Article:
Lemuel L. Hoskinson was born in Licking county, Ohio, June 7, 1821, and died in Warren Indiana, February 24, 1888, aged 66 years, 8 months and 17 days. His father died at New Corydon, Blackford county, Indiana, in January, 1848. His mother died in Dayton, Ohio, in 1864. The deceased responded to his country's first call for volunteers while at Columbus, Ohio, in 1861, by enlisting in the Third Ohio Regiment for three months. At the expiration of this service he immediately joined the army again and served through the balance of the war. The regiment to which he held, and as his discharge papers, except for his three mouth's service, were destroyed by fire in Cincinnati, there are no data at hand by which to determine his standing. It is understood, however, that he was a commissioned officer and ranked as major when finally discharged. At the close of the war he came to Bluffton, Ind., and began business as a merchant tailor. While in Bluffton he was married to Miss Sibbie Phillips, January 19th 1868, she being his second wife. After this he changed his place of residence quite often, living in Winchester, this State, thence to Lincoln, Pana and Mount Vernon, III., Montezuma, Iowa, Logansport, Indiana, back to Buffton, and thence to a farm in Franklin county, Mo. From this last place he removed to Dayton, Ohio, where he lived three years, and then came to Warren three years ago last December, and remained here following his trade until death suddenly brought his life to a close. He had been complaining of feeling badly for about three weeks, and a few days before his death had a premonition of his approaching end. This impressed him so much that he told it to a few of his intimate friends, and emphasized the statement with a gesture of his hand that in three weeks he would not be living. On the day of his death he was feeling worse than usual and lay upon the lounge in his work shop. Between three and four o'clock a customer called and tried on a suit of clothes. Mr. Hoskinson got up and examined them and found them to be all right. The customer went out to get some change and while Mr. Hoskinson was sitting in the chair waiting for him to return he remarked that he felt quite sick and laid down upon the lounge again. He was immediately attacked with vomiting and while his wife was holding his head the cold sweat ran off his forehead. On laying him back he requested her not to leave, him and in a few moments more his spirit had fled. He was a member of Monroe Laymon Post G. A. R., and of the Knights of Labor Assembly at this place. He was a man of much more than ordinary ability, was ready in debate and a good public speaker. A wife and two children (son and little daughter) besides four daughters and three sons by his first wife, are living, together with a number of brothers and sisters in different parts of the country. [The Warren Weekly, 2 March 1888 - Submitted by Barb Zigenmeyer]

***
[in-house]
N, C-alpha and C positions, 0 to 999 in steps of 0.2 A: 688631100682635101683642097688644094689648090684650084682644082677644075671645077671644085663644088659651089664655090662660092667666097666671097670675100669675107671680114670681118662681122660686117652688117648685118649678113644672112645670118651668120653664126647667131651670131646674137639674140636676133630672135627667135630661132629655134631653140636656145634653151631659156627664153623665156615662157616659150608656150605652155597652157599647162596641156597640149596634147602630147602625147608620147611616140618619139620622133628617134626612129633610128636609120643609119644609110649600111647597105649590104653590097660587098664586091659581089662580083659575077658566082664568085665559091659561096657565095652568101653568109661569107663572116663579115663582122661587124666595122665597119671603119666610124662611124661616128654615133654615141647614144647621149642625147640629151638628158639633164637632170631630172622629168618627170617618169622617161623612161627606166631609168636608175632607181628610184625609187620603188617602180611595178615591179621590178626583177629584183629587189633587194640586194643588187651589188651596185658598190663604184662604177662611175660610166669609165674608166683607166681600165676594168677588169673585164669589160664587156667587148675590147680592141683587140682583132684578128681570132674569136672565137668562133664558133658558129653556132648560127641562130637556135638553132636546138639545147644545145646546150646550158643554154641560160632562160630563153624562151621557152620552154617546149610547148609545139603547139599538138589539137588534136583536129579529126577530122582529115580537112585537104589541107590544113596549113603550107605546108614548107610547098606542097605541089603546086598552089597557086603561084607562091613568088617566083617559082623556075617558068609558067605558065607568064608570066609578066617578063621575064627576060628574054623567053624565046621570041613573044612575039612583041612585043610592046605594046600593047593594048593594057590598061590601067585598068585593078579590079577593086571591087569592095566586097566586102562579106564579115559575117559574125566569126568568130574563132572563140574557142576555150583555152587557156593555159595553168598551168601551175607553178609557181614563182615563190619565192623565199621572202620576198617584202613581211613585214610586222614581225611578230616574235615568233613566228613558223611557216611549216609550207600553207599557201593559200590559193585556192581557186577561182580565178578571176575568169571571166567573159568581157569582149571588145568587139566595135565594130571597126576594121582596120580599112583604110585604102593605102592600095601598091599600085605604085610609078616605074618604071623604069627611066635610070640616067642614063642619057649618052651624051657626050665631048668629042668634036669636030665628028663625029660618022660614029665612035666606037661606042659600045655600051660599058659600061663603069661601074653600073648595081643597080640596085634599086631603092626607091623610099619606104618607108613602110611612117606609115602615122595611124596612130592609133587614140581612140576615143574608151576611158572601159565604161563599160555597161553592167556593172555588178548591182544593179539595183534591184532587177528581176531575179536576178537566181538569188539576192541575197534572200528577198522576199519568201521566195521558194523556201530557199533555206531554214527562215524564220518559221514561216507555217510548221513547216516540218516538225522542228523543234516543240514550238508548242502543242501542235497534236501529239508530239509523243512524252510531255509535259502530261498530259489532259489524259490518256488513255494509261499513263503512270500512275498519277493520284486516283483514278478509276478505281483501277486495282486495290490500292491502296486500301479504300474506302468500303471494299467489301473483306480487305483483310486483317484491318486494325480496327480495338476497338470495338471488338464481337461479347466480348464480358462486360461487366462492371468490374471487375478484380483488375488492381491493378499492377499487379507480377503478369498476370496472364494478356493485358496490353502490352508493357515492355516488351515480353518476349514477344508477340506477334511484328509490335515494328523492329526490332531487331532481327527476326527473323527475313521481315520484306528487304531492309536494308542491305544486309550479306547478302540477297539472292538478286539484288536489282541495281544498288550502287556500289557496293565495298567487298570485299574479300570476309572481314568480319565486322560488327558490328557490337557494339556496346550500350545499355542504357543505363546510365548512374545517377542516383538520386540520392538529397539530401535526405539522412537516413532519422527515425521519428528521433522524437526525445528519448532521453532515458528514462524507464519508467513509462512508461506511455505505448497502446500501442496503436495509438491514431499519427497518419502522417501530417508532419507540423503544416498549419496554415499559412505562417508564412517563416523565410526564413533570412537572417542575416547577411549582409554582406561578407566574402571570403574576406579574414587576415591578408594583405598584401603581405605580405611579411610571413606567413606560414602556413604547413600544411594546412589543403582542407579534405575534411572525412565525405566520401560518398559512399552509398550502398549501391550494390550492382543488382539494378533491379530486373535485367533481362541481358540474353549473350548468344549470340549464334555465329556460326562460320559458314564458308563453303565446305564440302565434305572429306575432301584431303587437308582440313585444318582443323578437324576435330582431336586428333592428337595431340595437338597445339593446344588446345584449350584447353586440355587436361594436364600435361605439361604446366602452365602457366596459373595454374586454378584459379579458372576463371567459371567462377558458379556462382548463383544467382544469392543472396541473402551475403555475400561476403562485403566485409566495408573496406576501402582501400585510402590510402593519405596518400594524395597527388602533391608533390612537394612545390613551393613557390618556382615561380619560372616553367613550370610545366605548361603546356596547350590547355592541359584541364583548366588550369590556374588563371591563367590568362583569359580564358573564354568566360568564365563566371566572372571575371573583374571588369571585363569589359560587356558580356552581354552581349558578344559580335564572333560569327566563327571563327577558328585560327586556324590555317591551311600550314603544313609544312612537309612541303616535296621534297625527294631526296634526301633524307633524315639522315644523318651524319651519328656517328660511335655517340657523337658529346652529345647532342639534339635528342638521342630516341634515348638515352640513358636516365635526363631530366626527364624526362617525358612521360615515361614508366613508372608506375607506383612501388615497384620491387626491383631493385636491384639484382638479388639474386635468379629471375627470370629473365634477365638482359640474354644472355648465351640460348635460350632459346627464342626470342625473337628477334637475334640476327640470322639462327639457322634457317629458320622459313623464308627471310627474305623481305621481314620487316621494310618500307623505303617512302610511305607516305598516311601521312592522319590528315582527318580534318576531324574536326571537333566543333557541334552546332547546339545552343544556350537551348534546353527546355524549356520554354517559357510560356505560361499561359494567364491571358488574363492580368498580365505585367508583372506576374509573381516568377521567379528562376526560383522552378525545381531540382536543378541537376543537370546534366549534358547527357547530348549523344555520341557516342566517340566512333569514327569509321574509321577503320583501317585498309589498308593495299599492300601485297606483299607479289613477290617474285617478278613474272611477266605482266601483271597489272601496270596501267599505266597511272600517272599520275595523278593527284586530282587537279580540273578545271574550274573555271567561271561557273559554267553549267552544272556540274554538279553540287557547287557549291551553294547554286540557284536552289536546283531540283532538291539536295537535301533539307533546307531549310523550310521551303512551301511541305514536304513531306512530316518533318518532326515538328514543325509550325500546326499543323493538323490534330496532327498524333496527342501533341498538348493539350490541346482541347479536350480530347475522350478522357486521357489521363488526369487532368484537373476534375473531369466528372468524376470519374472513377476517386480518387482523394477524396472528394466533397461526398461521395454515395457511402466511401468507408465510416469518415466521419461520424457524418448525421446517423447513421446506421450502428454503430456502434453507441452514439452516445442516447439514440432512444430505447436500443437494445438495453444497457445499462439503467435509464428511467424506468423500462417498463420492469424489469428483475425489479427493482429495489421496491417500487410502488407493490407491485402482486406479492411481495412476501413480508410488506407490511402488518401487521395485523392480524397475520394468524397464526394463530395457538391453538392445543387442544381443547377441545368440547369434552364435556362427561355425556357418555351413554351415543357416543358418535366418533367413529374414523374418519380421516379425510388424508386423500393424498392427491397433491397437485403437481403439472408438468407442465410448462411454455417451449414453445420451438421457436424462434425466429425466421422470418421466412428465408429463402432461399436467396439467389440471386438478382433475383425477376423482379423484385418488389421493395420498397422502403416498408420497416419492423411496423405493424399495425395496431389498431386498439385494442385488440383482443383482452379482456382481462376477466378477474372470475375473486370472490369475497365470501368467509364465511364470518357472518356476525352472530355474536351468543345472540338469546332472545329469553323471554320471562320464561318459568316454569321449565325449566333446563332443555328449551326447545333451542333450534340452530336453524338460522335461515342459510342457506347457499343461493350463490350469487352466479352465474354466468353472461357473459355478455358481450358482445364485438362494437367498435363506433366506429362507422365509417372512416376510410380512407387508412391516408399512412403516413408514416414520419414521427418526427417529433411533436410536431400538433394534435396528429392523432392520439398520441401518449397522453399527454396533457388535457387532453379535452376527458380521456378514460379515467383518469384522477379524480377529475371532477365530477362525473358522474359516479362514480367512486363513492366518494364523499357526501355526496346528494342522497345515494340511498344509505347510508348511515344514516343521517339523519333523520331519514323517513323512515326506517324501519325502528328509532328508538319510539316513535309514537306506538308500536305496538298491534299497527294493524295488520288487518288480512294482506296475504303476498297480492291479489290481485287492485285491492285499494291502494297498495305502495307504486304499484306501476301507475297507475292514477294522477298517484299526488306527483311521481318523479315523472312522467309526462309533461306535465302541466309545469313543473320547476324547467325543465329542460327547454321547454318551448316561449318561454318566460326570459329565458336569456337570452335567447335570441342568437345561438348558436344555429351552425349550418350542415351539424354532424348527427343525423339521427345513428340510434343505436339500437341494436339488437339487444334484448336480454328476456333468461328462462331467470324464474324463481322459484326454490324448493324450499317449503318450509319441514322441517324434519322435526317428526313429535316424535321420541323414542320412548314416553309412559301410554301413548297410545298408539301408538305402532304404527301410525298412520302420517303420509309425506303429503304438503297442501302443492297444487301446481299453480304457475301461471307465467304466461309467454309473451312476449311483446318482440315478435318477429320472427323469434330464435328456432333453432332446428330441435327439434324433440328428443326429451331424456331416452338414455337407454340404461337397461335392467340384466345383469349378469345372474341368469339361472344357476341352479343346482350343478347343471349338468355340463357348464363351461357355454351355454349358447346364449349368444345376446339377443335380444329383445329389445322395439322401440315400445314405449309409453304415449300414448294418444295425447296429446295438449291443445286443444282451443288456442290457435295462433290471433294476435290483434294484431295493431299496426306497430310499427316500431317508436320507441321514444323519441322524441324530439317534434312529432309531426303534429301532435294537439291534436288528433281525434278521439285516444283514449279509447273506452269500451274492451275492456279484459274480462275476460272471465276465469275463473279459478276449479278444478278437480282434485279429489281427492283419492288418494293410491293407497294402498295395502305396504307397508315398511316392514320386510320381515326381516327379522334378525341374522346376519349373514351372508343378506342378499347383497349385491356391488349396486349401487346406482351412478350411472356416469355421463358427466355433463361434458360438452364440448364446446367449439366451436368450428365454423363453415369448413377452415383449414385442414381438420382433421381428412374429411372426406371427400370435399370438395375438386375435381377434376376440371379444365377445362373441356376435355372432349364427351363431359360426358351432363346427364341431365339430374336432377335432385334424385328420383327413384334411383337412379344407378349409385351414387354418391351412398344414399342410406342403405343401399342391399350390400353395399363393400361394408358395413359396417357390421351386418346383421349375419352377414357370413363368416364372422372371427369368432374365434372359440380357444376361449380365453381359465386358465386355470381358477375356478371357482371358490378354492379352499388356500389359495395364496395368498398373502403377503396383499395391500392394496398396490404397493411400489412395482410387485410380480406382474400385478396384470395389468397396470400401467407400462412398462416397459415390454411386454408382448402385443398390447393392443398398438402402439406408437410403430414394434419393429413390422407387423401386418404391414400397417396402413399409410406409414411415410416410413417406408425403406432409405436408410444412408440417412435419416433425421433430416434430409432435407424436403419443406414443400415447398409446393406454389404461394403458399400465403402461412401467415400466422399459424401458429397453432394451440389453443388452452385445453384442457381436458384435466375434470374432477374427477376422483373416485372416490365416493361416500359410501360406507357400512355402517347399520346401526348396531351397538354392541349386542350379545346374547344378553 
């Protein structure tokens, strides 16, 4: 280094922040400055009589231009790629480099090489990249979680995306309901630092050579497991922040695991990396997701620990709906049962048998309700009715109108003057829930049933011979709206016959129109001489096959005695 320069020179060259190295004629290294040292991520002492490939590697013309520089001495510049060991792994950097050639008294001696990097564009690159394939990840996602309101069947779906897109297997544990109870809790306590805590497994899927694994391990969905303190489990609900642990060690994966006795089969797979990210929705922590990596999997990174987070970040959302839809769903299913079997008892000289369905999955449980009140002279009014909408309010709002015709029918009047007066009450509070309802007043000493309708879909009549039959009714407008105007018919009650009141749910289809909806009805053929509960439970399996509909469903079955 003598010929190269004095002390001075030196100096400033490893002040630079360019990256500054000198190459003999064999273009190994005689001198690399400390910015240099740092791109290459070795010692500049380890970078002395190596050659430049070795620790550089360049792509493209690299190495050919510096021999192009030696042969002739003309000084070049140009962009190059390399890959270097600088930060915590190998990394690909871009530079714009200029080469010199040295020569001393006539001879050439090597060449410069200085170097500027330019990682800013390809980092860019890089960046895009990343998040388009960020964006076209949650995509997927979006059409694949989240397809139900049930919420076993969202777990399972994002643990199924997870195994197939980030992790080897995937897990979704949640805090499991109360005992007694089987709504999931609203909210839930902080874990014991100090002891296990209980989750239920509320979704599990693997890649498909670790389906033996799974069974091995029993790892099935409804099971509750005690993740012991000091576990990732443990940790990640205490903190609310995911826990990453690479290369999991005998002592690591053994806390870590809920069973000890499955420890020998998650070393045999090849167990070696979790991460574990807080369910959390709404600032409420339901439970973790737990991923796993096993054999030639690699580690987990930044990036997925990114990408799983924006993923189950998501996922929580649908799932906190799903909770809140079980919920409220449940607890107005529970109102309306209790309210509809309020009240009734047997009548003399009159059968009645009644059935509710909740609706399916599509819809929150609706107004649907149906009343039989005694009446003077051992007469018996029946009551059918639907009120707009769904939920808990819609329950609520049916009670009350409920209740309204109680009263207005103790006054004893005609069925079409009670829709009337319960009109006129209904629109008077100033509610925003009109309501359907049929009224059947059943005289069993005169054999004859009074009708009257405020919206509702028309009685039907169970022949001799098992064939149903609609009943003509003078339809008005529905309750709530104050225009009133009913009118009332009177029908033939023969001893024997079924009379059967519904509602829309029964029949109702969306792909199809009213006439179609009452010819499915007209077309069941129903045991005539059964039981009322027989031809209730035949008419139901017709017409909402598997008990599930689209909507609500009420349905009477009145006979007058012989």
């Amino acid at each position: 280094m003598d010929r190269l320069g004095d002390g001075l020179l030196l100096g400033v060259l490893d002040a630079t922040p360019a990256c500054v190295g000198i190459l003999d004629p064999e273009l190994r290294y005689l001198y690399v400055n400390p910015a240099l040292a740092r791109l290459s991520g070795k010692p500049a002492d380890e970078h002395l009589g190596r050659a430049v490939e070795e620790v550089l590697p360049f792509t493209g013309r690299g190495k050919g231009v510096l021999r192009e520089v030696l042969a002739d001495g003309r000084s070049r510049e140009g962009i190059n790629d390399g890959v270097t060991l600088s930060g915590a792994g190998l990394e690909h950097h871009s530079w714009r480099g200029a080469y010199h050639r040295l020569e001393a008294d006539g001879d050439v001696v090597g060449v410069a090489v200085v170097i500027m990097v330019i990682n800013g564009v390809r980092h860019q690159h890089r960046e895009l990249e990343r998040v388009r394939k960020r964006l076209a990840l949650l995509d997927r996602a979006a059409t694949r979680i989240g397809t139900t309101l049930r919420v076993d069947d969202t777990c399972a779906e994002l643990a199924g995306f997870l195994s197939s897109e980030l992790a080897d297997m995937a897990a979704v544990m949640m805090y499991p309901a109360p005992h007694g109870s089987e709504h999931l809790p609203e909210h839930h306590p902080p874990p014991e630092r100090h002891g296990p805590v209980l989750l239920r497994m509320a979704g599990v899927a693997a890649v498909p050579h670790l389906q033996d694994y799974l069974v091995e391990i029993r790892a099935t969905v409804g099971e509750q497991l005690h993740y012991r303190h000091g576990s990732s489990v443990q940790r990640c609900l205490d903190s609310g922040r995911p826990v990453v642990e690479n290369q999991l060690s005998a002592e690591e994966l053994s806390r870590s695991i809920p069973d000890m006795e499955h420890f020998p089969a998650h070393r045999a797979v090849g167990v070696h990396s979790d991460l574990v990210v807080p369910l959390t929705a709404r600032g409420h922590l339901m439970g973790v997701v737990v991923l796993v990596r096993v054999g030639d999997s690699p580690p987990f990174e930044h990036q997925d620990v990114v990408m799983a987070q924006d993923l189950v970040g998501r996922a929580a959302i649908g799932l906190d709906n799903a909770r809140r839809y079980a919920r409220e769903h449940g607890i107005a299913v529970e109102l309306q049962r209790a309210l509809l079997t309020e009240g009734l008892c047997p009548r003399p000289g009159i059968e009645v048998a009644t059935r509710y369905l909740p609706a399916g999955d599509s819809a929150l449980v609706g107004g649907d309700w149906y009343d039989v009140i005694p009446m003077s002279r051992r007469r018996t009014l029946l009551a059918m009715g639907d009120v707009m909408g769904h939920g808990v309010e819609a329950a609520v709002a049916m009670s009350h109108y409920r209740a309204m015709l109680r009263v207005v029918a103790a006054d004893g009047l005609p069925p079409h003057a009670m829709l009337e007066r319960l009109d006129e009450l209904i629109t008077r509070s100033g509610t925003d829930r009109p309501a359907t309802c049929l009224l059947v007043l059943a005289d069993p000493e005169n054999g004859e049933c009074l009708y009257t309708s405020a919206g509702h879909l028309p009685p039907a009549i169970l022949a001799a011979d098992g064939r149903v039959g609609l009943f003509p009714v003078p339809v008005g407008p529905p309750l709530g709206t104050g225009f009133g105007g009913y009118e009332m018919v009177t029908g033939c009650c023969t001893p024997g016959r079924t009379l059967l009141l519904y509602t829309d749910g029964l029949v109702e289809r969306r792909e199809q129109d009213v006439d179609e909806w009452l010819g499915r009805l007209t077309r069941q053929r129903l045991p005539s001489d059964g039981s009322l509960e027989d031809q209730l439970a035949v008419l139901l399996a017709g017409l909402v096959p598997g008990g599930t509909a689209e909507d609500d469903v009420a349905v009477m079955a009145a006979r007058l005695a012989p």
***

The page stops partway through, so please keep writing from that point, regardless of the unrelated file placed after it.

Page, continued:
In Columbus, Miss Marie Hurlburt of Granville. (4/3/1817, re-published in "Ohio Source Records" by Ohio Genealogical Society]
A. T. Jury
The funeral of A. T. Jury, who died on Tuesday morning near Jacksontown, will take place Thursday afternoon from Fairmount church, the services conducted by Elder W. H. Hickman. Burial in the cemetery near Jacksontown. [Newark Advocate, Jul 3, 1901 - Submitted by Linda Dietz]
The subject of this sketch, the Rev. Robert Johnson, was born in Licking County, Ohio, September 15, 1830, and died at Columbus Grove, Ohio, December 16, 1912, aged 82 years, 3 months, and one day. He was the son of Robert R. and Mary Johnson, and one of a family of seven boys, one of which, John Johnson, survives him.
Soon after his birth his parents moved to Union County, Ohio, where he lived until 1850, when he moved to Shelby County, Ohio. Here on February 22, 1859, he was united in marriage to Catherine E. Edwards. To them was born one child, which died February 1860, and his wife died March 2d the same year. November 25, 1861 he married Lydia Margaret Curtis. To them were born eight children, five boys and three girls. Of these are now living two boys and three girls. Again he was bereaved in the death of his wife who passed away February 20, 1867. About October 1, 1875 he moved to Columbus Grove. Here on March 6, 1879 he was united in marriage to Sarah Cunningham. To them were born three boys. Altogether he was the father of twelve children, eight of whom, with twenty-one grandchildren, five great-grandchildren, and his last wife, survive him.